Library welcomes Ed Boxall


Ed Boxall’s career began with illustration and it is still at the heart of his work. He illustrates all his own books and loves to illustrate for authors such as Brian Moses, James Carter and Roger Stevens. He studied Printmaking at college and makes handmade prints with traditional techniques including linocut and woodcut.

Ed Boxall

Ed visited Rye Library on Wednesday, October 25 as part of his mini-winter tour and performed his story based on his picture book Carried Away with the Carnival with original illustrations along with poems and songs from his previous books, much to the delight of his audience.

Ed commented: “My performances include joyful, silly, serious, emotional, and dreamy songs, poems and stories. They are fully inclusive with a lot of interaction and light and shade. I carefully adapt my performances to different age groups and situations.”

In this interview we find out a little bit more about this fascinating author and his book We The Wild Ones.

What inspired you to write We The Wild Ones?

The Wild! I’ve always had fantasies of living in the wild. Perhaps spending my life up a tree or exploring mountains and far off places and never going home. These are fantasies that I would never really do. I really love central heating and cozy pyjamas and wouldn’t last 5 minutes in the real wild! But I like to dream…
“So, the wild in the book is a place of imagination and dreams. In the book I get to spend a lifetime up a tree and I explore faraway places.

“So, the ‘wild’ in the book has two meanings. It means real wild places like unexplored mountains and forests and oceans. But it also means inner wild: the wild unexplored land of your mind, your dreams, your imagination. Really wild equals freedom and endless possibilities.

The book is a mix of poems, stories and pictures. This is quite unusual. Why did you choose to mix it up like this?

“Well, when I was a child we had these textbooks at school for English class that really were a wonderful fun mix of poems, art and stories. You even had a gallery section that was just a collection of pictures. I’m not sure if you get books like that in schools now. I just loved that mix. You could dip in and find something surprising on every page. It felt free! It felt wild!

“I write poems, prose stories, and make art so it seemed really normal to have a mix like those lovely old English textbooks. There is even a gallery section at the end of the book called Further Travels in The Unsomewhere.

What is the Unsomewhere!?

“The Unsomewhere is another universe beyond the sky. It’s a parallel world like Narnia. It appears in several of the poems and stories. The Unsomewhere is mysterious. I like mystery. It’s not mapped out and explained like Narnia. I don’t like mapping out and explaining things. I like mystery!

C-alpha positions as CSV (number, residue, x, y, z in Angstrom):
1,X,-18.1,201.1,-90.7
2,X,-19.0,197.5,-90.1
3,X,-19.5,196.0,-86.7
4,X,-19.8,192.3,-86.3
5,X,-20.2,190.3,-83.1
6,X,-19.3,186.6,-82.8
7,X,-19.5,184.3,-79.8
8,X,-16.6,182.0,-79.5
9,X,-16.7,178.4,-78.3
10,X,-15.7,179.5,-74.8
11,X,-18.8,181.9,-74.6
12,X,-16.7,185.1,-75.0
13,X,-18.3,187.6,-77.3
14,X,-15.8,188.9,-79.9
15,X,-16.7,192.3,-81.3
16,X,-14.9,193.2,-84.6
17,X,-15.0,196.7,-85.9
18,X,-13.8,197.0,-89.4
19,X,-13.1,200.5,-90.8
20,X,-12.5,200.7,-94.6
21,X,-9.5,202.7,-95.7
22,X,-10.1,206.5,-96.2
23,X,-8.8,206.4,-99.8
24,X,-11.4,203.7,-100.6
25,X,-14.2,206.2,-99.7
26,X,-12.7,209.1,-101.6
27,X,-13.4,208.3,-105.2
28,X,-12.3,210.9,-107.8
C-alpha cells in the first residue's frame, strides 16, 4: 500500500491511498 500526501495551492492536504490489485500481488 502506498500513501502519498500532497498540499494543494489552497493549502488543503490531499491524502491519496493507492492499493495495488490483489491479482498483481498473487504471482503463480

“Unsomewhere is a made-up word. I love made-up words and there are lots in the book. Like smistral and symphostratal.

Who are the wild ones?

“Well, in the book the wild ones are the boy and the cat on the cover. They appear throughout the book. But also we are all wild ones and hopefully everyone who reads the book or comes to one of my performances of the book is a wild one too.

You mentioned performances. Tell us a bit more about that…

“I love to perform. I got into performing through visiting schools and sharing my books. Slowly I started getting more and more into the performing side of things. So now I set lots of my poems to music and turn them into songs often with bits that children can join in with. Sometimes singing but also lots of moving around and jumping up and down. I also have a wild ones drama game that children join in with when I visit schools and libraries. To me, performing is completely as important as the books.

Your last book Carried away with the Carnival was very colourful. This one is black and white. Why?

“I really loved going full colour with Carried Away with the Carnival – after all carnivals are all about colour. But We the Wild Ones is all about dreams, imagination, and daydreaming. For me- and this is a very personal thing- dreams thoughts are black and white. There is something very special about wandering around a black and white image in your imagination.

Ed Boxall

How have you made the illustrations?
“It all gets very messy while I’m making illustrations. There’s pens, pencils, paints, oil crayons and lots and lots of cutting and sticking. My pictures are a big old mix of different things, just like the book!

It is wonderful to be able to showcase local authors and we hope to have more in the next few months.

Image Credits: Kt bruce , Henry Young .

Previous articleM’s author corner
Next articleA history of Rye through museum objects


Please enter your comment!
Please enter your name here